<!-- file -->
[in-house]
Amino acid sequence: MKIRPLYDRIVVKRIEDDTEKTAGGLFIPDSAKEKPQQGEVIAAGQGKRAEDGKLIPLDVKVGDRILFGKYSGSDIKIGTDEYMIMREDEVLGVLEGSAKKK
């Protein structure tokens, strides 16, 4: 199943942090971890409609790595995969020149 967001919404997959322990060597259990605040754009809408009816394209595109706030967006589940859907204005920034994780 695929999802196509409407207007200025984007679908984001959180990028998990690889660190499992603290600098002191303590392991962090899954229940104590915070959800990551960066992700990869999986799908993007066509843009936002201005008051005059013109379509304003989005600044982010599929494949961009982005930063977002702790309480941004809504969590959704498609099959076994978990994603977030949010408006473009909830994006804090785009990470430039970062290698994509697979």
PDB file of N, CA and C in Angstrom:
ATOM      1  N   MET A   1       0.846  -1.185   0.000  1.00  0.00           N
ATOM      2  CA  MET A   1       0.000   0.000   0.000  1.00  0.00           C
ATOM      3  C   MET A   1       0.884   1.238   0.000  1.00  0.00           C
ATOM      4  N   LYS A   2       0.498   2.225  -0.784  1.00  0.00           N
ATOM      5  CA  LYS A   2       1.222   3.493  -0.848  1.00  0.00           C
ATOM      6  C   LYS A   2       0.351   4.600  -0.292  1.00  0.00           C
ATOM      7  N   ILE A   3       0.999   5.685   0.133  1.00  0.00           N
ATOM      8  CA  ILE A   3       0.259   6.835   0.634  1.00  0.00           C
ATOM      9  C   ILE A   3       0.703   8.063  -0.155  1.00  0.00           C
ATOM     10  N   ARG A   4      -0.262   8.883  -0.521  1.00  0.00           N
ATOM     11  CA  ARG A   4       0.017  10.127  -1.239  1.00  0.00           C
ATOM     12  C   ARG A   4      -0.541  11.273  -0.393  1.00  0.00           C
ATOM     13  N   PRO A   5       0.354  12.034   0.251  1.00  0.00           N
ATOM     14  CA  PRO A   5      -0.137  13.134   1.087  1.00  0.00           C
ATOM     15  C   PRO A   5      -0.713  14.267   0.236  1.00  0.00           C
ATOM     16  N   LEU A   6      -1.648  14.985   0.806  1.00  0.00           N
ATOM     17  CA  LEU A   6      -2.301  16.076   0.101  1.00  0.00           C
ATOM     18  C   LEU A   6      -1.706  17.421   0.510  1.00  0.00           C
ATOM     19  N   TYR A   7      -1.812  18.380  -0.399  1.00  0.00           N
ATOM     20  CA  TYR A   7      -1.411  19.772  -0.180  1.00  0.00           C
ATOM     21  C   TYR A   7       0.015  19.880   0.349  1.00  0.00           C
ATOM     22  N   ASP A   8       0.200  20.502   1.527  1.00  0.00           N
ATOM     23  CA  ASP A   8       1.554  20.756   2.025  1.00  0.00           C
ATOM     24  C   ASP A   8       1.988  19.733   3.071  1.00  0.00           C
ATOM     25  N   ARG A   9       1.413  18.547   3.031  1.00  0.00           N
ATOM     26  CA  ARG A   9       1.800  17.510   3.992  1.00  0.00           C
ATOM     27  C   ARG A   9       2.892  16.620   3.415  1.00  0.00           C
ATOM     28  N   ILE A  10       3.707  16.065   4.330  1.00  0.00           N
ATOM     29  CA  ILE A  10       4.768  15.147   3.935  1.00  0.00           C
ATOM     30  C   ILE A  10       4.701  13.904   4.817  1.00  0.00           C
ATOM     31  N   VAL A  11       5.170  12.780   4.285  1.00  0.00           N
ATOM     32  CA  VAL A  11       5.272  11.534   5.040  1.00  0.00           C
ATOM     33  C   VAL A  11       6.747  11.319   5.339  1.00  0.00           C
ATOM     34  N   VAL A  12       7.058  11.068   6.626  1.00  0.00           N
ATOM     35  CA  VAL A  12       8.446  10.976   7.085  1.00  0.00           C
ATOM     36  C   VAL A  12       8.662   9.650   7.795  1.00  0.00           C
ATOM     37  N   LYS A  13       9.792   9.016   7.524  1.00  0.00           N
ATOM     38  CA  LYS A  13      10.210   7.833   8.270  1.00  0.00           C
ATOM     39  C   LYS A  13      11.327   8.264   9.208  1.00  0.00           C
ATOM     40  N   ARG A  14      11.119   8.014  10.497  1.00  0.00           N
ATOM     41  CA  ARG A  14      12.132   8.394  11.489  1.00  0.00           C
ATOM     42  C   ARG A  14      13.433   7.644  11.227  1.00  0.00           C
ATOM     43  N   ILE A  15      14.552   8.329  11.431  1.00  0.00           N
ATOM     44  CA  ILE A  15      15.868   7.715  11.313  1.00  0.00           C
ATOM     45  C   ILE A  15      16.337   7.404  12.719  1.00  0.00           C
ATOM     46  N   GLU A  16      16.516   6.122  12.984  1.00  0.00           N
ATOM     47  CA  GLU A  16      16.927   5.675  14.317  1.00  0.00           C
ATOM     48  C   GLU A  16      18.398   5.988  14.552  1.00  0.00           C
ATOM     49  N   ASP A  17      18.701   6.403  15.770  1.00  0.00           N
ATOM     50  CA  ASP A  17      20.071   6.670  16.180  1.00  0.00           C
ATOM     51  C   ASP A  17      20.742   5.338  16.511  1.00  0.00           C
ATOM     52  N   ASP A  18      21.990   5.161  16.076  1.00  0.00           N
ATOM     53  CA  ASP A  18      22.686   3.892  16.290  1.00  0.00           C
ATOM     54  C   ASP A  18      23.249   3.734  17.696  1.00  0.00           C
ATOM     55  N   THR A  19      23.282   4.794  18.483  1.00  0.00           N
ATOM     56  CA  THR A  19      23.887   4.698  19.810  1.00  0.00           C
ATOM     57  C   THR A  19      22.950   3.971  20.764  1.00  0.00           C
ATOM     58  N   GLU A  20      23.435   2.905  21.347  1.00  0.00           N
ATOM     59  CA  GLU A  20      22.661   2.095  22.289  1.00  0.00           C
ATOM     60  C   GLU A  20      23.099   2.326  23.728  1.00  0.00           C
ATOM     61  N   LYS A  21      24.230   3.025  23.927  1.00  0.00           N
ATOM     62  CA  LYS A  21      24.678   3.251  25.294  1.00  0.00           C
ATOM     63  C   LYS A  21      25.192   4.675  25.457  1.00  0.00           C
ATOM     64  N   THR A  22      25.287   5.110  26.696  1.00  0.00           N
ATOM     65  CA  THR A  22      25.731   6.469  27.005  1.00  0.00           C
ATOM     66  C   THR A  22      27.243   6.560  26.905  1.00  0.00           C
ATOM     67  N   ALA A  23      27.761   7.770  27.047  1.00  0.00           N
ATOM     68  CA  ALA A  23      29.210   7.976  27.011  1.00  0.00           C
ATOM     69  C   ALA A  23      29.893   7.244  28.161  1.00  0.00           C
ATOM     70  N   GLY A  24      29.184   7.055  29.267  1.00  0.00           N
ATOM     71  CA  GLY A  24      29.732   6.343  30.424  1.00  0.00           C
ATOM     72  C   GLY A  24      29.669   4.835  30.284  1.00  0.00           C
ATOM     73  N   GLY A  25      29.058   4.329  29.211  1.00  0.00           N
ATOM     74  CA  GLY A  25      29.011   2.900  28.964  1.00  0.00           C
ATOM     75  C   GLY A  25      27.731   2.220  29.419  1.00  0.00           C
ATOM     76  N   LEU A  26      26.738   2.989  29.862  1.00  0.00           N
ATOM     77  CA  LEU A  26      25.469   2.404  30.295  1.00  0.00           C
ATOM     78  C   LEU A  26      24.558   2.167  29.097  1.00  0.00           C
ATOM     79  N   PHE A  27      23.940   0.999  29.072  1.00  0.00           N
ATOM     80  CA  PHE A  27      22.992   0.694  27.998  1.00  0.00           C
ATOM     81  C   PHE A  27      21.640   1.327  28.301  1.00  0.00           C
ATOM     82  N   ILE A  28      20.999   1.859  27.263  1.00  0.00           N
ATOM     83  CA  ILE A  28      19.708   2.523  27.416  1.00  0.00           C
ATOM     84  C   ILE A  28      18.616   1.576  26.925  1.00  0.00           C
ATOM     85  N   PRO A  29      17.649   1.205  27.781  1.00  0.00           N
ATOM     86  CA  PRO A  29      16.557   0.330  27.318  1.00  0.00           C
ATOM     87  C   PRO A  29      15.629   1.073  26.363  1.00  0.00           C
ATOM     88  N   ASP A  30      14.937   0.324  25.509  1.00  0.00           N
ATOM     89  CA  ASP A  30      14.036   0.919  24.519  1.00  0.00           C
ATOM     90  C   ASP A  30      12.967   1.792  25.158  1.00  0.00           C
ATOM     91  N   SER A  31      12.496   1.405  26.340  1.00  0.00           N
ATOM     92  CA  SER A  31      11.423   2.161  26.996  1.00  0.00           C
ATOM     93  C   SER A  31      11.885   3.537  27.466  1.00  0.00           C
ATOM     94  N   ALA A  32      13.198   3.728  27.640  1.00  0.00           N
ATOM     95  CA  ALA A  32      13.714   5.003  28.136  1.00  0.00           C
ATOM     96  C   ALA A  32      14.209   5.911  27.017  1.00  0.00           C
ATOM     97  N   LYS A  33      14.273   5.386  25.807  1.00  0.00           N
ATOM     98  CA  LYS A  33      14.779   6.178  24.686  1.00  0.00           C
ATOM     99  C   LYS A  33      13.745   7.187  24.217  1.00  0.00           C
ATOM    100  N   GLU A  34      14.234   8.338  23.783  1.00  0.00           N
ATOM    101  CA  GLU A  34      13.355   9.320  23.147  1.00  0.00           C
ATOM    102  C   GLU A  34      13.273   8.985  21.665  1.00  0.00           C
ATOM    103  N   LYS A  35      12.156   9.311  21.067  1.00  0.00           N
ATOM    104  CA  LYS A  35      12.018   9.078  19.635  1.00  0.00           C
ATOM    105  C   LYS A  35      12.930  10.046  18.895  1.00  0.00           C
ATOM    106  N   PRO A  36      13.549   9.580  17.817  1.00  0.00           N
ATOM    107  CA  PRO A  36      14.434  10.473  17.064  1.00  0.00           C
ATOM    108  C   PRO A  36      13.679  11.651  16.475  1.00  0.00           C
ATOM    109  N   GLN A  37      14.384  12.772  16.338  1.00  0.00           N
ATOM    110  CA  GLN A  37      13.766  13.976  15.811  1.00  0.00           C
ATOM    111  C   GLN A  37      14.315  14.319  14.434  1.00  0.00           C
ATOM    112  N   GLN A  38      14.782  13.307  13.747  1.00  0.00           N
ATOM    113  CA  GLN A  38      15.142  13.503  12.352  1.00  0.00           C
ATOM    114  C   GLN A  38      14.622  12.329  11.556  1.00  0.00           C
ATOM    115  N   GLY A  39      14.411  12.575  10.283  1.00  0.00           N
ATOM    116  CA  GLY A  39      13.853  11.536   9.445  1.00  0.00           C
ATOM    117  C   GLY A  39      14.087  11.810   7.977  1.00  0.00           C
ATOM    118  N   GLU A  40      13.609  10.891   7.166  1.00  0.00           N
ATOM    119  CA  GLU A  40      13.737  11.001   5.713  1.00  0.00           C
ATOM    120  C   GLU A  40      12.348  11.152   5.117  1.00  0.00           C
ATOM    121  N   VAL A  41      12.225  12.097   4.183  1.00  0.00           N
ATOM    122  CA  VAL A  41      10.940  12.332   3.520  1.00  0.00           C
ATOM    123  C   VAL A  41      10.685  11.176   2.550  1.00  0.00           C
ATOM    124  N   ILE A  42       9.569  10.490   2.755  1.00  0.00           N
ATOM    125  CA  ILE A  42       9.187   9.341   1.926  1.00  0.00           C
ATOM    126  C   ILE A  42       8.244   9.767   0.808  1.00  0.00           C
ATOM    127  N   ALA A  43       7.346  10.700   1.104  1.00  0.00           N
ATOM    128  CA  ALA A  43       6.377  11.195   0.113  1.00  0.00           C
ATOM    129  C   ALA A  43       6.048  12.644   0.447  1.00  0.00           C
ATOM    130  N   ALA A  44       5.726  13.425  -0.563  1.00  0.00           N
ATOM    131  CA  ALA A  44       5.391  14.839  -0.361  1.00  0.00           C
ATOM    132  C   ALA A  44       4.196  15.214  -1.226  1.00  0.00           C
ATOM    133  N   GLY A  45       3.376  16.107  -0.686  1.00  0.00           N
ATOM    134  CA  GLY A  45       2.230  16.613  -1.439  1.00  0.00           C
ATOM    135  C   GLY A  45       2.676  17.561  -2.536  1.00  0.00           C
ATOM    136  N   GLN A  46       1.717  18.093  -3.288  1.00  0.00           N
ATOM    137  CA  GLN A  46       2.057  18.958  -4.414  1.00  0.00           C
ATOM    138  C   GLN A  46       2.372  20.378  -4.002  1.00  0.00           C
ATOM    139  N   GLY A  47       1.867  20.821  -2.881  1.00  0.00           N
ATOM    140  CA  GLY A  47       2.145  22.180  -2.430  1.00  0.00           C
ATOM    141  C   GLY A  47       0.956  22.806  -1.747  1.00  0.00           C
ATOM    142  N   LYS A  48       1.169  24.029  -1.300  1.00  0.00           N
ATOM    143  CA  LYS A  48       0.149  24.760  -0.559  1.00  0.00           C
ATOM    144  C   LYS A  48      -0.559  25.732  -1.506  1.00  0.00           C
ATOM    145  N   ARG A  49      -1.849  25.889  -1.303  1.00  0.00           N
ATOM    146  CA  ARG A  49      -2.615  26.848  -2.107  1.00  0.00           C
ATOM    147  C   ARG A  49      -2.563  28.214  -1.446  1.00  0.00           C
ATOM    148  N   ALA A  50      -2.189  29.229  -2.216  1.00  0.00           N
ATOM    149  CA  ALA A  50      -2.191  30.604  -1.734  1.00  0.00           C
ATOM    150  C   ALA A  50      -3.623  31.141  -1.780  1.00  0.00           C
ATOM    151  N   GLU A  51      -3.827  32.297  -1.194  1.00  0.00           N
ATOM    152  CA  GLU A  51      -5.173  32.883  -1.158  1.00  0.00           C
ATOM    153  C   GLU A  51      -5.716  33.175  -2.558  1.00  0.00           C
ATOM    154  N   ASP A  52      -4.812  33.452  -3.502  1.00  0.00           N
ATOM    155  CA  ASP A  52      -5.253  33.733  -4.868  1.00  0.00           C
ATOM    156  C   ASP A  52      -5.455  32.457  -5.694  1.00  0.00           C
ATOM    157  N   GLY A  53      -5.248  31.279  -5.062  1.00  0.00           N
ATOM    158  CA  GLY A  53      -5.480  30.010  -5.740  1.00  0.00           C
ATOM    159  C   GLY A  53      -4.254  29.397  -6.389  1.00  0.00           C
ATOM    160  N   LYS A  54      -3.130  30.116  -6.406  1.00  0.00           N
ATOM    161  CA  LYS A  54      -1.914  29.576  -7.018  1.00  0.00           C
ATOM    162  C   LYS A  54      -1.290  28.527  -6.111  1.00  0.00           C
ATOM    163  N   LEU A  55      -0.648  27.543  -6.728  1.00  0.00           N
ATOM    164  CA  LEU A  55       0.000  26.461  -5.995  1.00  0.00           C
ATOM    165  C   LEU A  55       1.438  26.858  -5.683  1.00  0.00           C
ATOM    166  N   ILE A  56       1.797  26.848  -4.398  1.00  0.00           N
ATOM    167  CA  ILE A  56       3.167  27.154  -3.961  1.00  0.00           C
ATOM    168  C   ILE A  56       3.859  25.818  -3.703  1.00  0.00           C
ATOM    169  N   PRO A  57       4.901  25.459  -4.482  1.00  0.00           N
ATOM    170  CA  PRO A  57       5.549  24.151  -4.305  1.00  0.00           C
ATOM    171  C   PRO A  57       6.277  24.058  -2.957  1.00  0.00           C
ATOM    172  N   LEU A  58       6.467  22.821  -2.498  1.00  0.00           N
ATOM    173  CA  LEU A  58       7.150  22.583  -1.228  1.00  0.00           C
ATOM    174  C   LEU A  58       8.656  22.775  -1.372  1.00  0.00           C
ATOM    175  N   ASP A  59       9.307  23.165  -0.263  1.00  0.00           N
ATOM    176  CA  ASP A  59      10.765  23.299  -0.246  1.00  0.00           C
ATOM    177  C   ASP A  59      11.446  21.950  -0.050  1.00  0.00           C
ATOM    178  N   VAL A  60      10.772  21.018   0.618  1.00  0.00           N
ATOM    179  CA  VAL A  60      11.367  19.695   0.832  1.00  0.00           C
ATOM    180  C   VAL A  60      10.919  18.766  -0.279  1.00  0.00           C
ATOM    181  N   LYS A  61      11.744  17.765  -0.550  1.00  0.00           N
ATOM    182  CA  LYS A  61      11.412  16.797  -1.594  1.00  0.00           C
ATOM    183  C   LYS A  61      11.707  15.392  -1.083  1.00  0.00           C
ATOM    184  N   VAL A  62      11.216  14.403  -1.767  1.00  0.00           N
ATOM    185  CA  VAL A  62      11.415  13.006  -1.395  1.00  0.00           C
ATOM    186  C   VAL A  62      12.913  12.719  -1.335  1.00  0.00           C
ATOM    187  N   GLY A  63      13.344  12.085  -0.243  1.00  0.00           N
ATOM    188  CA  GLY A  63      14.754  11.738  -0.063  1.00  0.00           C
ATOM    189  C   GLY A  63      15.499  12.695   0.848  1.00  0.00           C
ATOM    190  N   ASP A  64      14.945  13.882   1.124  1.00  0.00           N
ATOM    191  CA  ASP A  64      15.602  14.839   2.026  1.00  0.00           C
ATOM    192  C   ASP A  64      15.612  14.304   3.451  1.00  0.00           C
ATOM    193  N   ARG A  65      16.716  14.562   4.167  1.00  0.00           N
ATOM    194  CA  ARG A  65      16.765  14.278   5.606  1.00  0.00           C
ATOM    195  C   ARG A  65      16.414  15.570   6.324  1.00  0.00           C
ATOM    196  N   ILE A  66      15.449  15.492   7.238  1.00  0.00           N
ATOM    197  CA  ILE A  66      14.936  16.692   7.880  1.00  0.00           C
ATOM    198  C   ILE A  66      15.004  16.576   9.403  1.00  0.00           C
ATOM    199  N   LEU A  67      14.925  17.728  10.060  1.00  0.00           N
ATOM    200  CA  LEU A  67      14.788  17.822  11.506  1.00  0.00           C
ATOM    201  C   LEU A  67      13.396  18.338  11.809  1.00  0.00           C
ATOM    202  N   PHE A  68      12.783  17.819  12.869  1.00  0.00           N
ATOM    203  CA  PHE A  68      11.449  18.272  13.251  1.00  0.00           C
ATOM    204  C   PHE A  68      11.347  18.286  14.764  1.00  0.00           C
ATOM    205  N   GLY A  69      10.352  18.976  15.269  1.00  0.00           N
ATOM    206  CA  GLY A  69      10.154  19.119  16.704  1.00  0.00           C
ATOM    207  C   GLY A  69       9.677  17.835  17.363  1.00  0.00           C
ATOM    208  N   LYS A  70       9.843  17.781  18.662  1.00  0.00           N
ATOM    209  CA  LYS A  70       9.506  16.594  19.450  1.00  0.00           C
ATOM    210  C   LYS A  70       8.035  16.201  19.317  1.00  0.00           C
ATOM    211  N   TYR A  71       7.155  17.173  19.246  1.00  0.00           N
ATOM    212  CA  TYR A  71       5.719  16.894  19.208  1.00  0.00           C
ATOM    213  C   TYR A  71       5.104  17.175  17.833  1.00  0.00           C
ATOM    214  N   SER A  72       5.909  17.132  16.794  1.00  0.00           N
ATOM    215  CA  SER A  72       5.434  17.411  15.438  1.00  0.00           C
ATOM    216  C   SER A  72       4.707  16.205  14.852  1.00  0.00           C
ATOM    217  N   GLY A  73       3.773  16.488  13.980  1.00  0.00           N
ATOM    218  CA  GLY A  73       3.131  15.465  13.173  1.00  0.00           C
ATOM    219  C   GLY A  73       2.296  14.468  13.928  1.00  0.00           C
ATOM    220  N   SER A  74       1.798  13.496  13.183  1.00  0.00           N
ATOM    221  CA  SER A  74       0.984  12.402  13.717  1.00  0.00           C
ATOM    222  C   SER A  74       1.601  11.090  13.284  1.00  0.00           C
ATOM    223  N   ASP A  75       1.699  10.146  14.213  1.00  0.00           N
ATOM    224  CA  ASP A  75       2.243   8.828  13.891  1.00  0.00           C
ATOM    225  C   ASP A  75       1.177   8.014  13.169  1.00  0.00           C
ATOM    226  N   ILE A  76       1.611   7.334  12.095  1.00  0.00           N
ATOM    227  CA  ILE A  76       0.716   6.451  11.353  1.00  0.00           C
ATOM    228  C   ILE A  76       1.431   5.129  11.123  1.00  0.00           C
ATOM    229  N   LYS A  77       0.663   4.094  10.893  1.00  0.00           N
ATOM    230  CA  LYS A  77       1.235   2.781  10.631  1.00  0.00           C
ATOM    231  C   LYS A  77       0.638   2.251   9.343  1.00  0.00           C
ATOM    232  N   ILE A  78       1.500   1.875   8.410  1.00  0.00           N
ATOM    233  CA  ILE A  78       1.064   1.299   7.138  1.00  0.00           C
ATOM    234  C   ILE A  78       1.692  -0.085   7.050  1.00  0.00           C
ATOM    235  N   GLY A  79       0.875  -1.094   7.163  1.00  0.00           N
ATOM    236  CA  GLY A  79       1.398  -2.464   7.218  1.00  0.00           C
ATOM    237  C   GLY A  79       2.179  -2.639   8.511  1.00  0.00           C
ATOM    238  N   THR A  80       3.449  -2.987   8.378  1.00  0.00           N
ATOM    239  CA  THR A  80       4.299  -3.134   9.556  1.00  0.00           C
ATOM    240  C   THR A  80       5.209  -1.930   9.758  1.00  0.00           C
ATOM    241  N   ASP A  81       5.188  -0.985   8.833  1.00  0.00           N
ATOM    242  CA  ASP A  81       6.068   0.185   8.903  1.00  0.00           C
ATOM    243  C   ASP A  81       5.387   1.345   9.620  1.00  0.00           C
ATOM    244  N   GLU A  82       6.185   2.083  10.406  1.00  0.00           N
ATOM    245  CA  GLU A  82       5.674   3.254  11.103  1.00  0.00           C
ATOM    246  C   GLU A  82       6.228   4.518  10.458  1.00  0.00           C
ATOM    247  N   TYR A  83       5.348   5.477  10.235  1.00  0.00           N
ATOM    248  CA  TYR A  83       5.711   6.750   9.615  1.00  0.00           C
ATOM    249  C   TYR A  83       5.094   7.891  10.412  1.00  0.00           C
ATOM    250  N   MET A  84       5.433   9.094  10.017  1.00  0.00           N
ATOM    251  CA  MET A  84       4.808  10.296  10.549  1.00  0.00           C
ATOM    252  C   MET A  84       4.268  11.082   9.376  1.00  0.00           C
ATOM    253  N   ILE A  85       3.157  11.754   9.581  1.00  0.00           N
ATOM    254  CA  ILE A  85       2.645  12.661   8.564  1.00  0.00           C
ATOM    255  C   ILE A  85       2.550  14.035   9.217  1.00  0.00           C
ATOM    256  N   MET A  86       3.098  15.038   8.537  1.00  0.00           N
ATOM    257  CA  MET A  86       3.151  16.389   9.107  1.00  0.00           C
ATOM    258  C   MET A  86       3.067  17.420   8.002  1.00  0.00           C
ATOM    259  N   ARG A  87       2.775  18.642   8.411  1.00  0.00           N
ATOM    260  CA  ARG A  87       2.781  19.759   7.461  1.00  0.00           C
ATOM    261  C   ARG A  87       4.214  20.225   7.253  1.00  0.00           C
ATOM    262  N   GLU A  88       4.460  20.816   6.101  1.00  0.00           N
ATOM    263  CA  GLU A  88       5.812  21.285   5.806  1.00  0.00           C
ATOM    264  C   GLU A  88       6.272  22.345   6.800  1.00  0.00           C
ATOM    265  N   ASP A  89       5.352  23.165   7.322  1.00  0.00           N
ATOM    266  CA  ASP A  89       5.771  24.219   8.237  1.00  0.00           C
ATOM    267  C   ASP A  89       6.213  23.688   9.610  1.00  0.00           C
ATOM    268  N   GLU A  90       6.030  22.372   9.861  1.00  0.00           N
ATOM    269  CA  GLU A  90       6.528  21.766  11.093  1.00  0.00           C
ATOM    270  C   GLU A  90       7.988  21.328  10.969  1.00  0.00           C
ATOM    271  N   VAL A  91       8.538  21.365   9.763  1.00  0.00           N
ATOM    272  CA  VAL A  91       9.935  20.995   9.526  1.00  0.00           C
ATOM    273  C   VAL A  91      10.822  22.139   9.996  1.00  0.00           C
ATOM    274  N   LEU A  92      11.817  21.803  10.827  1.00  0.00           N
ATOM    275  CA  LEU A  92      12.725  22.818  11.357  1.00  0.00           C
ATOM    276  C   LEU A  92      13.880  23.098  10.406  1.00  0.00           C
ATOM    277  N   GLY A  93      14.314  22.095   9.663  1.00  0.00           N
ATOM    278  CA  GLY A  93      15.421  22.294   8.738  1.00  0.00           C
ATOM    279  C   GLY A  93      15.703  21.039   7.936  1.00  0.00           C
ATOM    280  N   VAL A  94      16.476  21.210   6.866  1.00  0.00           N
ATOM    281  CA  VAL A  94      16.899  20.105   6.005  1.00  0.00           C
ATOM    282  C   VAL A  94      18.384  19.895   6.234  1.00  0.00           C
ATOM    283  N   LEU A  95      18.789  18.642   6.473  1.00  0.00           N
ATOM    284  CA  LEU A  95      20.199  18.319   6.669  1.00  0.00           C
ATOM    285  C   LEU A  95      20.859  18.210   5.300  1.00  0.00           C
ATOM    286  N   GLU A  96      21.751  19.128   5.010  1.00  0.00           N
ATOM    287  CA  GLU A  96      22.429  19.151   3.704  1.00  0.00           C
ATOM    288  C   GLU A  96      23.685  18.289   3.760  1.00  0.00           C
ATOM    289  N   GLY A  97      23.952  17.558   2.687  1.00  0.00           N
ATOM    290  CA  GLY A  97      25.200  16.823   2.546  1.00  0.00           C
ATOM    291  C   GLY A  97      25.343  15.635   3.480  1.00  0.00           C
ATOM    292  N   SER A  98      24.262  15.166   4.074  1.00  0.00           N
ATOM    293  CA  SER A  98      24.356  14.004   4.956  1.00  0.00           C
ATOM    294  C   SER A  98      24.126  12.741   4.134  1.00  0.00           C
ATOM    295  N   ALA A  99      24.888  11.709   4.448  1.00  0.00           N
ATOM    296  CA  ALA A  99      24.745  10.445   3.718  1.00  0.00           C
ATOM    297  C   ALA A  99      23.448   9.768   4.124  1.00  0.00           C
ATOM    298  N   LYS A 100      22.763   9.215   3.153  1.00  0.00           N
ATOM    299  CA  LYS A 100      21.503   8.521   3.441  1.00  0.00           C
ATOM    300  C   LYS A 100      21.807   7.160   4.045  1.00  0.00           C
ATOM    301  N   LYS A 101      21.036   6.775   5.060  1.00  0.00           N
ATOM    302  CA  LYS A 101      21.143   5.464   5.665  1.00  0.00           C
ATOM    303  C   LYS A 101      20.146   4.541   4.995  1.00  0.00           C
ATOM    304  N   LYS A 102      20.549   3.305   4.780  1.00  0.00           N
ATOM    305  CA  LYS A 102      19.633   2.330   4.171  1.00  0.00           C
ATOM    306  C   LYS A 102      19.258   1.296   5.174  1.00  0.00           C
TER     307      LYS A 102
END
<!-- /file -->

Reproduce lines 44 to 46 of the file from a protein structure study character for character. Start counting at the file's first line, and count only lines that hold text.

ATOM     40  N   ARG A  14      11.119   8.014  10.497  1.00  0.00           N
ATOM     41  CA  ARG A  14      12.132   8.394  11.489  1.00  0.00           C
ATOM     42  C   ARG A  14      13.433   7.644  11.227  1.00  0.00           C